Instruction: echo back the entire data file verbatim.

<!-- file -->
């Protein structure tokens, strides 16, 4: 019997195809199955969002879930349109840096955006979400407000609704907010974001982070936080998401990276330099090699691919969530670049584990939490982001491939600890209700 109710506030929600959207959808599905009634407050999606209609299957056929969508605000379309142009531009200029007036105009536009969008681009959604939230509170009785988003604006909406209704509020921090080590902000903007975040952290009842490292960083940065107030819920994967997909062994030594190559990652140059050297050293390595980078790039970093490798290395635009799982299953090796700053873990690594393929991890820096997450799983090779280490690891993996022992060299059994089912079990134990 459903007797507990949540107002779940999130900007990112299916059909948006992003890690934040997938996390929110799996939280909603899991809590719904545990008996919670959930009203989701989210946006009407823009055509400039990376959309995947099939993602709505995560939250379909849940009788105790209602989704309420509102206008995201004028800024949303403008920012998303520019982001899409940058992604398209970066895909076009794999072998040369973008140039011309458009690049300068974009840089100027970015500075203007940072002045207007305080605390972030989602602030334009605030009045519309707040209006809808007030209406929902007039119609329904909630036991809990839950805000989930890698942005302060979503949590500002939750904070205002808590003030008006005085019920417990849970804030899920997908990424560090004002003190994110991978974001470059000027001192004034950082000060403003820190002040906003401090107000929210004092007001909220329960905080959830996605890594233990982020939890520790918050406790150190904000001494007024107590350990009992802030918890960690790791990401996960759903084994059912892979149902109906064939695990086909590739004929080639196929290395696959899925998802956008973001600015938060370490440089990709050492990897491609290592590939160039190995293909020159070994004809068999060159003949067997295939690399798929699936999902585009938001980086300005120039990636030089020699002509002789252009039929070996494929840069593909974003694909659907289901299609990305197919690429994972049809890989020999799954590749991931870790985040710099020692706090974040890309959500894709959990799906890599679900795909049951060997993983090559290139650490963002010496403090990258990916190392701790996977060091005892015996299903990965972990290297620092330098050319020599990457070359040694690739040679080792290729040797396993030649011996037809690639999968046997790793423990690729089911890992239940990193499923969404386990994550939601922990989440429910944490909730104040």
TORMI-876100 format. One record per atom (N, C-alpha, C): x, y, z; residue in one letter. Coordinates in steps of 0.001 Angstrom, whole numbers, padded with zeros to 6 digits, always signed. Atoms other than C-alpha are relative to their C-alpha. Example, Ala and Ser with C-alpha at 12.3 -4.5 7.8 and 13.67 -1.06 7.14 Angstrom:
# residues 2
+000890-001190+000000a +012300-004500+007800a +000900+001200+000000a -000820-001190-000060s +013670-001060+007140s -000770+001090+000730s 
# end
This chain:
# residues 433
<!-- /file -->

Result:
């Protein structure tokens, strides 16, 4: 019997195809199955969002879930349109840096955006979400407000609704907010974001982070936080998401990276330099090699691919969530670049584990939490982001491939600890209700 109710506030929600959207959808599905009634407050999606209609299957056929969508605000379309142009531009200029007036105009536009969008681009959604939230509170009785988003604006909406209704509020921090080590902000903007975040952290009842490292960083940065107030819920994967997909062994030594190559990652140059050297050293390595980078790039970093490798290395635009799982299953090796700053873990690594393929991890820096997450799983090779280490690891993996022992060299059994089912079990134990 459903007797507990949540107002779940999130900007990112299916059909948006992003890690934040997938996390929110799996939280909603899991809590719904545990008996919670959930009203989701989210946006009407823009055509400039990376959309995947099939993602709505995560939250379909849940009788105790209602989704309420509102206008995201004028800024949303403008920012998303520019982001899409940058992604398209970066895909076009794999072998040369973008140039011309458009690049300068974009840089100027970015500075203007940072002045207007305080605390972030989602602030334009605030009045519309707040209006809808007030209406929902007039119609329904909630036991809990839950805000989930890698942005302060979503949590500002939750904070205002808590003030008006005085019920417990849970804030899920997908990424560090004002003190994110991978974001470059000027001192004034950082000060403003820190002040906003401090107000929210004092007001909220329960905080959830996605890594233990982020939890520790918050406790150190904000001494007024107590350990009992802030918890960690790791990401996960759903084994059912892979149902109906064939695990086909590739004929080639196929290395696959899925998802956008973001600015938060370490440089990709050492990897491609290592590939160039190995293909020159070994004809068999060159003949067997295939690399798929699936999902585009938001980086300005120039990636030089020699002509002789252009039929070996494929840069593909974003694909659907289901299609990305197919690429994972049809890989020999799954590749991931870790985040710099020692706090974040890309959500894709959990799906890599679900795909049951060997993983090559290139650490963002010496403090990258990916190392701790996977060091005892015996299903990965972990290297620092330098050319020599990457070359040694690739040679080792290729040797396993030649011996037809690639999968046997790793423990690729089911890992239940990193499923969404386990994550939601922990989440429910944490909730104040």
TORMI-876100 format. One record per atom (N, C-alpha, C): x, y, z; residue in one letter. Coordinates in steps of 0.001 Angstrom, whole numbers, padded with zeros to 6 digits, always signed. Atoms other than C-alpha are relative to their C-alpha. Example, Ala and Ser with C-alpha at 12.3 -4.5 7.8 and 13.67 -1.06 7.14 Angstrom:
# residues 2
+000890-001190+000000a +012300-004500+007800a +000900+001200+000000a -000820-001190-000060s +013670-001060+007140s -000770+001090+000730s 
# end
This chain:
# residues 433